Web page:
- Playground Boston

"Album Review: The Macrotones - Wayne Manor"

Wayne Manor, the debut album from The Macrotones, an eleven-piece afrobeat band out of Boston, is tight display of funk and percussive aggression that shows a lot promise for the group. Certain songs attack and punch you in the face from start to finish while others slowly creep, ebb, and flow, much like some of their biggest influences, Budos Band, Fela Anikulapo Kuti and Afrika 70, and Antibalas.

Funky basslines and tight rhythm section lay down a tight groove over which the horns drive the action and melody of the song in place of a vocalist. While there are only three horns in the eleven piece band, Nate Leskovic on trombone, Andy Bergman on baritone sax, and Jason Buhl on tenor and soprano, make their presence felt with authority with a heavy, deep register.

The percussion section really takes the identity of the album's overall sound. Since The Macrotones don't have a vocalist, they have an elongated, open texture. The clave, shekere, congas, and trap drums fill in the gaps and give the album its lasting impression.

The Macrotones are part of a growing faction of afrobeat bands throughout the east coast. Inspired by Fela and his contemporary disciples, they take on the same challenge as their peers: to continue the legacy of afrobeat with their own sound. - The Afrobeat Blog (

"The Macrotones – All Asia Bar (Cambridge, MA; Mar. 1, 2008)"

Great shows usually aren’t only remarkable auditory events. They tickle all five senses. The Macrotones’ debut show at All Asia in Cambridge was one of those full sensory experiences.

It’s Saturday evening, March 1, and I’m coming back from a grad school interview. I’m really looking forward to relaxing and thinking about something else than my uncertain educational future. Hopefully, the music will grab my attention and not let it go. The little I know about Afrobeat leads me to be optimistic, although when the songs get too long and repetitive, my mind usually starts wandering.

Taste. Drinks are ordered during the opening band’s performance. A couple of Berklee kids entertain us with some pleasant songs while we sip on the traditional scorpion bowl. Chances are, scorpion bowls are the alcoholic version of the fortune cookie: a purely Western invention.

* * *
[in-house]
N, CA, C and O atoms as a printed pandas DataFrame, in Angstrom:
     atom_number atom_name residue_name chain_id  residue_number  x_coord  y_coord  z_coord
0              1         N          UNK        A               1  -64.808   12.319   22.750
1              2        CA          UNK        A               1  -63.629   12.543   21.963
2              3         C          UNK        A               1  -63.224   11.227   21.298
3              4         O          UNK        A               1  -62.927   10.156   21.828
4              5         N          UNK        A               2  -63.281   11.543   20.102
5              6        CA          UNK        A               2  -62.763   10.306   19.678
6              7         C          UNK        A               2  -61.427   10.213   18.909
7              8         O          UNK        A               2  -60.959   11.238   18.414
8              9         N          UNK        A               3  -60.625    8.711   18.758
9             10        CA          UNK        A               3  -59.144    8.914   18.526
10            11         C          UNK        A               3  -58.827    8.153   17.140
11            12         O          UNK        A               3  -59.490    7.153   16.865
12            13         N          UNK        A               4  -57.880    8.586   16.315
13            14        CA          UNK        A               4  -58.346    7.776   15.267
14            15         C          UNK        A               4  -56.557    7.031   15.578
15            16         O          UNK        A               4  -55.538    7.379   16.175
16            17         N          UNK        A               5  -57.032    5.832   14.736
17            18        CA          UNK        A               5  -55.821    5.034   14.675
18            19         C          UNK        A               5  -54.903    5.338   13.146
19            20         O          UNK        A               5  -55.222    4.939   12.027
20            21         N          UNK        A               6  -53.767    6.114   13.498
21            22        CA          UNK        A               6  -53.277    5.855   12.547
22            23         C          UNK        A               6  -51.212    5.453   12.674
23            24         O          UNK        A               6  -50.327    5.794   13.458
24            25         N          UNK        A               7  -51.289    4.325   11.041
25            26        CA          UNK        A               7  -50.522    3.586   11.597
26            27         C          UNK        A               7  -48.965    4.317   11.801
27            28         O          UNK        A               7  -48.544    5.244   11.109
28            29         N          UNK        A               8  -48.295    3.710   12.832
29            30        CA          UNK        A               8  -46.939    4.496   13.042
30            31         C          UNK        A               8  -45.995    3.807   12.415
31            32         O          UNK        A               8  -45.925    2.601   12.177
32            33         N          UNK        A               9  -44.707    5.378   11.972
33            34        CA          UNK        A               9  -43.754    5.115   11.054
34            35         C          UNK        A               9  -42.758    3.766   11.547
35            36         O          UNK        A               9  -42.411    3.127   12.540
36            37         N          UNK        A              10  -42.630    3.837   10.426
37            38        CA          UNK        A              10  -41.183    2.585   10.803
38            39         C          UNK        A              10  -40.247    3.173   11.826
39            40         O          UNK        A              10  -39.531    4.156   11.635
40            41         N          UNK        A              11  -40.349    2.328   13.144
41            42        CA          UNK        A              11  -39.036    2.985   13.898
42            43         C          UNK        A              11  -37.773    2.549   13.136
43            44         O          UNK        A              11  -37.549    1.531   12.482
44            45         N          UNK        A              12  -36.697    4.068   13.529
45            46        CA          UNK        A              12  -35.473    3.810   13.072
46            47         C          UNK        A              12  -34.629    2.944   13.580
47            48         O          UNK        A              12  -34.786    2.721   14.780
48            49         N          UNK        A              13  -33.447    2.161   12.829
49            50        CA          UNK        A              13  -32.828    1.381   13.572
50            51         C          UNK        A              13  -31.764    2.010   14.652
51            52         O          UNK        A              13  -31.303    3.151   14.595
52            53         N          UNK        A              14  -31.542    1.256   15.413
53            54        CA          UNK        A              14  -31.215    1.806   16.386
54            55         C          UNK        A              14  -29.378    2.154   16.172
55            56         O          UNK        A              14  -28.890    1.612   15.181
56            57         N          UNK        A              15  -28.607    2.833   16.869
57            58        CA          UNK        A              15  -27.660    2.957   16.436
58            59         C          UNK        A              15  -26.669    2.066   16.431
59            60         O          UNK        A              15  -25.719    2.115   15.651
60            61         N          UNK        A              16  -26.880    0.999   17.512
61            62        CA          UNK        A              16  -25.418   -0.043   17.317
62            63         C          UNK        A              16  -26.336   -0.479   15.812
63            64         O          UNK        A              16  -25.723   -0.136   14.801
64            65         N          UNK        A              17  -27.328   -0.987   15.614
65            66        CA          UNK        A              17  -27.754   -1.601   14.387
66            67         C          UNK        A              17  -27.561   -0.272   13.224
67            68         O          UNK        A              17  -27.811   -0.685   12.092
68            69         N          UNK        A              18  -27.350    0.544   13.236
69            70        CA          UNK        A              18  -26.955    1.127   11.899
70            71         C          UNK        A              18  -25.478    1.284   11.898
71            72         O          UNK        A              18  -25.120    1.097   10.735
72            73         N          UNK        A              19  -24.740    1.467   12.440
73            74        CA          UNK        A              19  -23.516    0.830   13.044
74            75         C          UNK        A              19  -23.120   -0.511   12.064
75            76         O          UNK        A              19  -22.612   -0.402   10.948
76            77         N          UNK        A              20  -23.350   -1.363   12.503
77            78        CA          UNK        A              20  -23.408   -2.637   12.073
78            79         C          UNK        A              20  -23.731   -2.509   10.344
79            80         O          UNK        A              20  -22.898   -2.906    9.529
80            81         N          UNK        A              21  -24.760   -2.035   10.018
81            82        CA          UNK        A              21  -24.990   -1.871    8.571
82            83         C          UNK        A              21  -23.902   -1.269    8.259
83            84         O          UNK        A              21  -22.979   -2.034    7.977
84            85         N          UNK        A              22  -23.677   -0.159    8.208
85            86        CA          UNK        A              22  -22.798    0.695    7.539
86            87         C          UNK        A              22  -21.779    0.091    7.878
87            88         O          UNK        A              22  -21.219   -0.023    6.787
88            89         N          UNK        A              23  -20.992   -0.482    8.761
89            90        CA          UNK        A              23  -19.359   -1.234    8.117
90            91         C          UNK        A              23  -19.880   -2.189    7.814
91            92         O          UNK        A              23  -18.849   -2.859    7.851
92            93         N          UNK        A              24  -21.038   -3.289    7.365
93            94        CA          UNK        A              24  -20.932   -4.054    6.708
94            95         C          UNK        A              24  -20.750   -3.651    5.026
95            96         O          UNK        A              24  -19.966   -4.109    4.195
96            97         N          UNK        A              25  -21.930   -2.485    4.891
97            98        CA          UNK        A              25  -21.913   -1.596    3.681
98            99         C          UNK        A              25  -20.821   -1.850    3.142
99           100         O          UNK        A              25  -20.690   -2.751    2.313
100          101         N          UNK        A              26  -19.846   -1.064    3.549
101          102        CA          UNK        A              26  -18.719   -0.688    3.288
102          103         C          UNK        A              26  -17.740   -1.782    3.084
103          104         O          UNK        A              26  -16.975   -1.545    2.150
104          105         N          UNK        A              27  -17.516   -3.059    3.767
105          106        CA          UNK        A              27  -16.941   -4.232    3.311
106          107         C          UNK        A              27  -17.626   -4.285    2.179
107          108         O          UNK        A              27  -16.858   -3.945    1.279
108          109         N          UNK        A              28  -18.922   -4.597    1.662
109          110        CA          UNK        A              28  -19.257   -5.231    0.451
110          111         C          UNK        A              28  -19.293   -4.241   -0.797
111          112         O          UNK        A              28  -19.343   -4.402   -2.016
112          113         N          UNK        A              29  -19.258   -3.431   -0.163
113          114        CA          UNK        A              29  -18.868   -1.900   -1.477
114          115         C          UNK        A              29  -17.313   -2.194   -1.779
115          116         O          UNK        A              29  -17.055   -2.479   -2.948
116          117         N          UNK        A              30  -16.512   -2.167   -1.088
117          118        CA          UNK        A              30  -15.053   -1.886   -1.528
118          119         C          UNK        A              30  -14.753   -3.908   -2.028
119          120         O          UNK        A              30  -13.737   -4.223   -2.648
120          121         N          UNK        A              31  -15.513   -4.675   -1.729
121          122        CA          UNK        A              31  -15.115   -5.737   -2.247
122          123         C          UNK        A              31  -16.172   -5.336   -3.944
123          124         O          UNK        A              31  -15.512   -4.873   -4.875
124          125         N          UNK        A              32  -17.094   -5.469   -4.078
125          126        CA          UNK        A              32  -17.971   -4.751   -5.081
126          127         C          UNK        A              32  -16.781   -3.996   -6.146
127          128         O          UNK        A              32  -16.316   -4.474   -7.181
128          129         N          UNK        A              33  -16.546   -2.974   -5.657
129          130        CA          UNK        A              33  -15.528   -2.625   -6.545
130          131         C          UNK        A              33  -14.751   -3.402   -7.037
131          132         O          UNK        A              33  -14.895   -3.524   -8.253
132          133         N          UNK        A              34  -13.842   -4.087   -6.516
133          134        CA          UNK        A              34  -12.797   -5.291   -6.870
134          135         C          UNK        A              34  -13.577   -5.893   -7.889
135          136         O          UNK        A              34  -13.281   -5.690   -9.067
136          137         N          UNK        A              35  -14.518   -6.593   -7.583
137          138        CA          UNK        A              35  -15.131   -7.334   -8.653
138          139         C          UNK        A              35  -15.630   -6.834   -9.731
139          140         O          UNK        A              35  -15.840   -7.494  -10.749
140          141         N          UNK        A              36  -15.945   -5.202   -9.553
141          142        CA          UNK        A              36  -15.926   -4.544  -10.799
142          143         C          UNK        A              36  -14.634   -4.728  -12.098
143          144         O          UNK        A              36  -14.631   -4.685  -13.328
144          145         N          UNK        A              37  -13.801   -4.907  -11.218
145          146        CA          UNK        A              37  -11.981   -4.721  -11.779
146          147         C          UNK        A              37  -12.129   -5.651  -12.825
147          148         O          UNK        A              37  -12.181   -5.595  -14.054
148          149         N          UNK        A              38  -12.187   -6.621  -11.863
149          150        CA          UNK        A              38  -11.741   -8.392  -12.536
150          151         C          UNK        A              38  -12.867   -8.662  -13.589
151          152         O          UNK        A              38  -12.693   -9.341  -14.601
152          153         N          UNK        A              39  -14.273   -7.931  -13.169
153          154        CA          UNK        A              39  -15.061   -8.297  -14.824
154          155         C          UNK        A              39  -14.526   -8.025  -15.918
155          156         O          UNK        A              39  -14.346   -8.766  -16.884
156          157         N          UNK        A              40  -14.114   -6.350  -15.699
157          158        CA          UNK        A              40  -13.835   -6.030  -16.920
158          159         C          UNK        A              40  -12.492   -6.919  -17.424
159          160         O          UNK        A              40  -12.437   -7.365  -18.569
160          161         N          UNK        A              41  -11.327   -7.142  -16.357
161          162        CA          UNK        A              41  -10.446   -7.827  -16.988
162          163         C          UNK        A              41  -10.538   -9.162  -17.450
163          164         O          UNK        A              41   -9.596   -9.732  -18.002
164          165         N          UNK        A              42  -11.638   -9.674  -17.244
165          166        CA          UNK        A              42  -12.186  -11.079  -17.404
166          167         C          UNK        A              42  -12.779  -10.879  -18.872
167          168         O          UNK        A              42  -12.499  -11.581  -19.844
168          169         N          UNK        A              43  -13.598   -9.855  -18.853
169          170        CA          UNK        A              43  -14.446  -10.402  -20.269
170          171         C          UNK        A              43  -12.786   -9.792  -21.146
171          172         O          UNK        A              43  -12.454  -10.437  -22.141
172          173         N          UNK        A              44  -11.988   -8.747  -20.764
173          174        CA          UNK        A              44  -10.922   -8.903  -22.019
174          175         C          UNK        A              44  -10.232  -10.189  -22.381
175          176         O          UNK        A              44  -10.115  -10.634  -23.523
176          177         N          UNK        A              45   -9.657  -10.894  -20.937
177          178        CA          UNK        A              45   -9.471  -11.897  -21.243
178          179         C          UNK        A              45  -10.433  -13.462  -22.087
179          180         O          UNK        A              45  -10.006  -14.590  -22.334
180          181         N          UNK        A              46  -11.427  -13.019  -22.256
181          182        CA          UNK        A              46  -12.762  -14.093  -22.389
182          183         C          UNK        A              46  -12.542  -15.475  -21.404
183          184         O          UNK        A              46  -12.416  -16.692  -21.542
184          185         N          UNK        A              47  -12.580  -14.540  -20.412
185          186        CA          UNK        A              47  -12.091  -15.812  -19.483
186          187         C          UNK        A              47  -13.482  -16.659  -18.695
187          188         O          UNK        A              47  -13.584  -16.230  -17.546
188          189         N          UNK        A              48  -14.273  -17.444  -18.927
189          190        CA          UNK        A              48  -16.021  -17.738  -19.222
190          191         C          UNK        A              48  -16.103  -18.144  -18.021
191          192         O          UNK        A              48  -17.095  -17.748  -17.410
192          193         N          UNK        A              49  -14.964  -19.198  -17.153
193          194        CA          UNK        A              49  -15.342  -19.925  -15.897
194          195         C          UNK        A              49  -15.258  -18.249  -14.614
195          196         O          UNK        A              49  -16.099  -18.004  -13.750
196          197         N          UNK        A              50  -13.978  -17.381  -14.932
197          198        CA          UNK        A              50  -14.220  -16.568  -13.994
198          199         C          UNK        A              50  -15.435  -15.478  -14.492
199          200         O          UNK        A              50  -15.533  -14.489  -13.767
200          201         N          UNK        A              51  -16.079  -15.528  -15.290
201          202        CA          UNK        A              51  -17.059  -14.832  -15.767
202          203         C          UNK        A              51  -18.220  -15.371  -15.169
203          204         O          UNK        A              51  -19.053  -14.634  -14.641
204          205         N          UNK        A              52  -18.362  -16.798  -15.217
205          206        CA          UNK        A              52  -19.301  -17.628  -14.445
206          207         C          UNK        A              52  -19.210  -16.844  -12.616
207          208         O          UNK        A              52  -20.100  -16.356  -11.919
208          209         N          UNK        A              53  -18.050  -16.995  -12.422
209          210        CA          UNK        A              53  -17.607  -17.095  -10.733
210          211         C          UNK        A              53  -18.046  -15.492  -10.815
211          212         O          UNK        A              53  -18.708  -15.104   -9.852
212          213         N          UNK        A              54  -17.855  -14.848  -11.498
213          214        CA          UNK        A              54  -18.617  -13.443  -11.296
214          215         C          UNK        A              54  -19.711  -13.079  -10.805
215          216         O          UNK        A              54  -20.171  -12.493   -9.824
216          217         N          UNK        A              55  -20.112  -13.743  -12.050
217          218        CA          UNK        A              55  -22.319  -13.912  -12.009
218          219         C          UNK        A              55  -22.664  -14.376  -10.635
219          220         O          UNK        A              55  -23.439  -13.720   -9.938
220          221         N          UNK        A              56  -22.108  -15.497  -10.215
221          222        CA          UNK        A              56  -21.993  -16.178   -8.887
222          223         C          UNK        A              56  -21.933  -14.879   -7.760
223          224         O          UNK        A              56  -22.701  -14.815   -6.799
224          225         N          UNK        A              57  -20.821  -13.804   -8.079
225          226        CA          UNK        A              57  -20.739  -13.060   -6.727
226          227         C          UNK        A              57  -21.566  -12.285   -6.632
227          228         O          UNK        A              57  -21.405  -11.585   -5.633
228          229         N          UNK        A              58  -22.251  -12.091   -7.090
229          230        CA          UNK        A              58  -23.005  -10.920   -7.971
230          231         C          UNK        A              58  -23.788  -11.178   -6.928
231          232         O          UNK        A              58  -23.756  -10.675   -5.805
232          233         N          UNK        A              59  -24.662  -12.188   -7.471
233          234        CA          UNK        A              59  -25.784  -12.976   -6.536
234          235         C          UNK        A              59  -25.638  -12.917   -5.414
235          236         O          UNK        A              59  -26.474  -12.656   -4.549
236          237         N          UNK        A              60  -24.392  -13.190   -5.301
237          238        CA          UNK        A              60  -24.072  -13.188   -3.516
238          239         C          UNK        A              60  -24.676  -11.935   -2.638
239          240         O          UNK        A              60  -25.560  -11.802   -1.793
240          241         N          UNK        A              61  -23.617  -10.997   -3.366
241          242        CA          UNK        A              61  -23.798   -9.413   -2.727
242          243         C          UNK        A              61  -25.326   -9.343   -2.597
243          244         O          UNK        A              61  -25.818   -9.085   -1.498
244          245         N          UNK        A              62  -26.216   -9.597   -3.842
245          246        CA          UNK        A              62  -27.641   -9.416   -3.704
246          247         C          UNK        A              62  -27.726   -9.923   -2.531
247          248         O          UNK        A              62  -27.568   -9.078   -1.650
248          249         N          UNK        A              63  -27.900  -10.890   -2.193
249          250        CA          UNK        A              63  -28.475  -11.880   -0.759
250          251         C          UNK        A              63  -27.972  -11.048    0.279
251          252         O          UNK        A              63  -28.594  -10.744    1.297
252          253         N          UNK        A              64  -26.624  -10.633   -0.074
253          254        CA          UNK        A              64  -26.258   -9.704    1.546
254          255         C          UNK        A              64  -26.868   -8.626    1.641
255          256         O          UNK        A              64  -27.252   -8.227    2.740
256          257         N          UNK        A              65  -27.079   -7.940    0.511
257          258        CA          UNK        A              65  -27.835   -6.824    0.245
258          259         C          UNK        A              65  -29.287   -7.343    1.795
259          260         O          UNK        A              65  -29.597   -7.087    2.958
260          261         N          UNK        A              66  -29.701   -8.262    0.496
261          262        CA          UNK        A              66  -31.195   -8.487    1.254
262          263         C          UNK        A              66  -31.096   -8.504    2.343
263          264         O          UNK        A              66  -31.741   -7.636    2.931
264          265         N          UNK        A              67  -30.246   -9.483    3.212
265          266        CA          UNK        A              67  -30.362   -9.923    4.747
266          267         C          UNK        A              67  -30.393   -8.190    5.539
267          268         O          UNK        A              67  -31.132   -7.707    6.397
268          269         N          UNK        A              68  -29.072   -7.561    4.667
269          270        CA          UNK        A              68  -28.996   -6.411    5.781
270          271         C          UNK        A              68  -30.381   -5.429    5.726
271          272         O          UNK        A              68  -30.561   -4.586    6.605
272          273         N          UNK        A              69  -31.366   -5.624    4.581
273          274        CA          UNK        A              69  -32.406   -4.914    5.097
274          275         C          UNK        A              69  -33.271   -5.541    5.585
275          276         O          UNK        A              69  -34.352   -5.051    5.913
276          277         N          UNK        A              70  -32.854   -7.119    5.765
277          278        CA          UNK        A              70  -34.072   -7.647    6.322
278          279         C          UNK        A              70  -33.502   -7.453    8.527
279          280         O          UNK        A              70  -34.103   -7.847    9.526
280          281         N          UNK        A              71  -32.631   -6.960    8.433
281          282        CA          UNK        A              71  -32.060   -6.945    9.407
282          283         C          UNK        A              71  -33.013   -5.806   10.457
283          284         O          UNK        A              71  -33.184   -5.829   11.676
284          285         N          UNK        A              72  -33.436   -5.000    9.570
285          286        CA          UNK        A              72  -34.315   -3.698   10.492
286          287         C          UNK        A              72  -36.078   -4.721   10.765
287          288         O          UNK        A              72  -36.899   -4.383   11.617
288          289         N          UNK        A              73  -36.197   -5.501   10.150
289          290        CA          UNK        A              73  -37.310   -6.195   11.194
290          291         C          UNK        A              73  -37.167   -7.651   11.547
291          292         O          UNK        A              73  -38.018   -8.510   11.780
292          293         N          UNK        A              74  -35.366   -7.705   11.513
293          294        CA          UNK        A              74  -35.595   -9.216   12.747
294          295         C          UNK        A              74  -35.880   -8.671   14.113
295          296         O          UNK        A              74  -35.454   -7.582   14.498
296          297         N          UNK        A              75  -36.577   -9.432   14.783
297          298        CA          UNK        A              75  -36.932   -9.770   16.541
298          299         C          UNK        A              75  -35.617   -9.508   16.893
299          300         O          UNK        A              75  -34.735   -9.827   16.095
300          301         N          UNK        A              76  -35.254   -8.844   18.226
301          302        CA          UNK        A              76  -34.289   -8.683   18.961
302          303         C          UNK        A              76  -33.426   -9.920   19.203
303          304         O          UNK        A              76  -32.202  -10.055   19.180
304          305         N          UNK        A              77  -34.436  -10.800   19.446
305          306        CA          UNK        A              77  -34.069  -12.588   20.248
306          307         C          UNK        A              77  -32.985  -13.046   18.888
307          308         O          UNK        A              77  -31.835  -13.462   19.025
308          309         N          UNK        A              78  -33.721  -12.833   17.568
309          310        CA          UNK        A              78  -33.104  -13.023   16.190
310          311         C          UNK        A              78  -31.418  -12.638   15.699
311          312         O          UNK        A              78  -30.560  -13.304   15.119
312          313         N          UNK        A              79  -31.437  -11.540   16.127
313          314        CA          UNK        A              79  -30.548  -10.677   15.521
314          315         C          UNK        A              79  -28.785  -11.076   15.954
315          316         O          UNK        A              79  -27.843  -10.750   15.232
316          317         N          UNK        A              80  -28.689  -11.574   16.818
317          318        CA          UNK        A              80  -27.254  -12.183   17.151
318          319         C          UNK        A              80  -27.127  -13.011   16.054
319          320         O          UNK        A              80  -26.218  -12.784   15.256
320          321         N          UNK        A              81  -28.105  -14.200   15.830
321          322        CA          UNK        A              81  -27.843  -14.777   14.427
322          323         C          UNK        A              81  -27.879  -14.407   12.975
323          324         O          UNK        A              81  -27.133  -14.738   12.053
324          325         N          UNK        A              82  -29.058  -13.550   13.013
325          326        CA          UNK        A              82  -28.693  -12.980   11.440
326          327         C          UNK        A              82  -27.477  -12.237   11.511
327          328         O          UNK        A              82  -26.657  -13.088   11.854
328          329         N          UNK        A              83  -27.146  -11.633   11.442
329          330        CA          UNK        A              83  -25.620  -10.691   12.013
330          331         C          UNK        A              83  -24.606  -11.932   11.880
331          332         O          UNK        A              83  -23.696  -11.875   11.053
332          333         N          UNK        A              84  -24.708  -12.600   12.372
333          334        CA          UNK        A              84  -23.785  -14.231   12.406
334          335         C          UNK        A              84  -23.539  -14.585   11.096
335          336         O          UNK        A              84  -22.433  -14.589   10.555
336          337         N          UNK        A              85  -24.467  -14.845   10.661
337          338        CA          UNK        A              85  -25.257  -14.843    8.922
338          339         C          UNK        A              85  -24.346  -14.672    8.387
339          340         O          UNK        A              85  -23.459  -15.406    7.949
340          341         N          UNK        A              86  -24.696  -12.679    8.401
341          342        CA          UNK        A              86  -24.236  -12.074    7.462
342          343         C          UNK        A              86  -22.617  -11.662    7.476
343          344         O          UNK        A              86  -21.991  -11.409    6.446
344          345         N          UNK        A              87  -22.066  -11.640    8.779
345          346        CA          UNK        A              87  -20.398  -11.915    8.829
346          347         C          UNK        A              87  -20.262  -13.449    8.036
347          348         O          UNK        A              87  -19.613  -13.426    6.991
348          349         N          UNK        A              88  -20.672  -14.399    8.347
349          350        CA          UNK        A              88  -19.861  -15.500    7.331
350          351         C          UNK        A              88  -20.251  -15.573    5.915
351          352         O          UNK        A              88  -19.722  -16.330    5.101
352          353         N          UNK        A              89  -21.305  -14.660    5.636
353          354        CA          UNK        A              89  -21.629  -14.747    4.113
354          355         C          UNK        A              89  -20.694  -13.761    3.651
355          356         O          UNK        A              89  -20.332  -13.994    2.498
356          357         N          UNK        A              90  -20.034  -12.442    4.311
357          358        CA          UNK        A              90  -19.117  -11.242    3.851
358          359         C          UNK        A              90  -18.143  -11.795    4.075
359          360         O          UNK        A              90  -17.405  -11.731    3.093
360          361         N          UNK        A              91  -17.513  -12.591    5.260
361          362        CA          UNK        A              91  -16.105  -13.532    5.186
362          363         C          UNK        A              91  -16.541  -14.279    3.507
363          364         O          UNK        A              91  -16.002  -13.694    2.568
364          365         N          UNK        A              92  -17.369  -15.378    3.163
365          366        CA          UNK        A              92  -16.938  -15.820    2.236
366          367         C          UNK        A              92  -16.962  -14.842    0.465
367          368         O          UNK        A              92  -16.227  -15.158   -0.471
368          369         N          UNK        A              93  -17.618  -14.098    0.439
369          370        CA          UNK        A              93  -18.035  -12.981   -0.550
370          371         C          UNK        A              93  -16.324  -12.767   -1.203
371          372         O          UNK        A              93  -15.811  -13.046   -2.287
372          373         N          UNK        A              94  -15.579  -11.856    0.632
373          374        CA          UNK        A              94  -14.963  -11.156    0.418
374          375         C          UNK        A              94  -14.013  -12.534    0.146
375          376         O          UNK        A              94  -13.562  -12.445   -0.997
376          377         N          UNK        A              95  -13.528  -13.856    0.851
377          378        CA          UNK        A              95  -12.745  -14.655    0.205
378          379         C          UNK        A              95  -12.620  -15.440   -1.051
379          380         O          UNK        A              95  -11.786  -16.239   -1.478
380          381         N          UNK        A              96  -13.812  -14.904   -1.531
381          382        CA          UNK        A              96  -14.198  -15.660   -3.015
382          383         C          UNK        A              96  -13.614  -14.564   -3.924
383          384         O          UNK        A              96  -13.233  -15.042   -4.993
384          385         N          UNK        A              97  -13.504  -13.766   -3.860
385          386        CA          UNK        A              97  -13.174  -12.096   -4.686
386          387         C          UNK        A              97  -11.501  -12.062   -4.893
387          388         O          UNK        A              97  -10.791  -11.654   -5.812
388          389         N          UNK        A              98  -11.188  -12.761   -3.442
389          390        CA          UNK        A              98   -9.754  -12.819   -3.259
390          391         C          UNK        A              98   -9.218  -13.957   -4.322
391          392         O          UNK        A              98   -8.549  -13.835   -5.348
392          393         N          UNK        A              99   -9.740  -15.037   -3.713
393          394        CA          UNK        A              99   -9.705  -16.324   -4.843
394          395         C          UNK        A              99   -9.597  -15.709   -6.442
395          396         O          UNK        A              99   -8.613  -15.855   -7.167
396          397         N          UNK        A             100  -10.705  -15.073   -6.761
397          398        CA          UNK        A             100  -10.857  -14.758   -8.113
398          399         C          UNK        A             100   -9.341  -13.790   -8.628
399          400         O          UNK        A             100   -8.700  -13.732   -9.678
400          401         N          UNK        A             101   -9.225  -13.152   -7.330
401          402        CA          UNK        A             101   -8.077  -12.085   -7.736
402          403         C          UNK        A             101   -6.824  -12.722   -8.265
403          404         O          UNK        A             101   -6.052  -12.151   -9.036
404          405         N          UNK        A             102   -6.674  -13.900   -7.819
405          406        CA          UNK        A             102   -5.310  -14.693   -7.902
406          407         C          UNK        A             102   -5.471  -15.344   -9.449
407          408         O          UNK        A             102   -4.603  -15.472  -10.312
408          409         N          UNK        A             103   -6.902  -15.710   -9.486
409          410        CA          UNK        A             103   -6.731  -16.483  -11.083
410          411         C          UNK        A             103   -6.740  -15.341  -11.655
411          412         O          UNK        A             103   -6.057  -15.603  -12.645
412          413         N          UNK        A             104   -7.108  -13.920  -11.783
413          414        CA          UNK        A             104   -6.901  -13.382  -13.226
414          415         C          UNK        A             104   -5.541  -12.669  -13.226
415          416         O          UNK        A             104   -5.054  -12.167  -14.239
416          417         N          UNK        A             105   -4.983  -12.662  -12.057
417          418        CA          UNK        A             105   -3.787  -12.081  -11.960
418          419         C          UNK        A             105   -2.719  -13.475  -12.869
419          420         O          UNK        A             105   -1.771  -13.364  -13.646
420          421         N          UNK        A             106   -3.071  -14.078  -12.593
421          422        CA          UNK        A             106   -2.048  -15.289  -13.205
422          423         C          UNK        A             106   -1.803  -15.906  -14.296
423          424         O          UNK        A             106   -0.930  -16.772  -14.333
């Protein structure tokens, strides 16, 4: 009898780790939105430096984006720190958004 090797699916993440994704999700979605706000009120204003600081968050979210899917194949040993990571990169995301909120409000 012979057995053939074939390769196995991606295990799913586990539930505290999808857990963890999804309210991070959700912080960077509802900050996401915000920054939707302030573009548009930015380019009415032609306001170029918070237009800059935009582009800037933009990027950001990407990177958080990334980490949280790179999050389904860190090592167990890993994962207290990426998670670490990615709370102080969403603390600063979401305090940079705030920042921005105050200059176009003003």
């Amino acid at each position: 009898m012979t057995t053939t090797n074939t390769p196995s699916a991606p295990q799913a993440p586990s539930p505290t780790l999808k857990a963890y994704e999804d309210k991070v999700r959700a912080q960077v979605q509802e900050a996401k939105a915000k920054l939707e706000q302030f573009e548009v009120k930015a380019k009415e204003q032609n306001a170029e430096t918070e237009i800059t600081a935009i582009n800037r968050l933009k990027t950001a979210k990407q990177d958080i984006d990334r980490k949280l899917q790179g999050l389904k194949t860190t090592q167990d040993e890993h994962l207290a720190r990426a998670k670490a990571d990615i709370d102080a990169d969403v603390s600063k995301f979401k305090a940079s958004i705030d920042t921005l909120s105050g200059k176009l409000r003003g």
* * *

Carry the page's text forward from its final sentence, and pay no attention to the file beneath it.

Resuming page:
Visual. The Macrotones come on stage. It’s a big and diverse group of people. There’s no one style to define them. Some younger guys and some older guys, some preppier, some grungier, some intense and some chill. The keyboard player grabs a melodica and initiates the set with a middle-eastern sounding tune. Percussion, winds and guitars follow, all in solid rhythm.

Aural. Soon the instruments take a life of their own, and it seems like they are using the musicians more than the reverse. The bass is telling everyone how to behave, while the sax insists on making his point, but the trombone will hear none of it. The guitar and keyboard are discreet but once in a while show that they were just being modest and that they belong in the spotlight. The bongos settle the other instruments’ differences and transform this eclectic group into a happy but lively family. Tambourines and other small percussion instruments are the small children of this ensemble. Soon enough, the Macrotones tap into your inner rhythm addiction. You know exactly how the music goes and you feel like a distant cousin at a family reunion.

Tactile. All Asia gets crowded and the ear-plugged bartender is having trouble keeping up with orders. The unrelenting rhythms compel a dozen people to start jittering in front of the stage. Soon the jittery legs become dancing legs and dancing arms.

Olfactory. A good show involves an optimal amount of sweat and spilled beer. The musicians were certainly sweating more than the showgoers, coming off of wintery Cambridge streets. The musicians’ energy heated up the room, and made it reek of excitement.

Time. Some call it the sixth sense. It went by quickly. The show seemed too short, but the Macrotones’ kept it sweet. - melophobe

"Local Rhythms"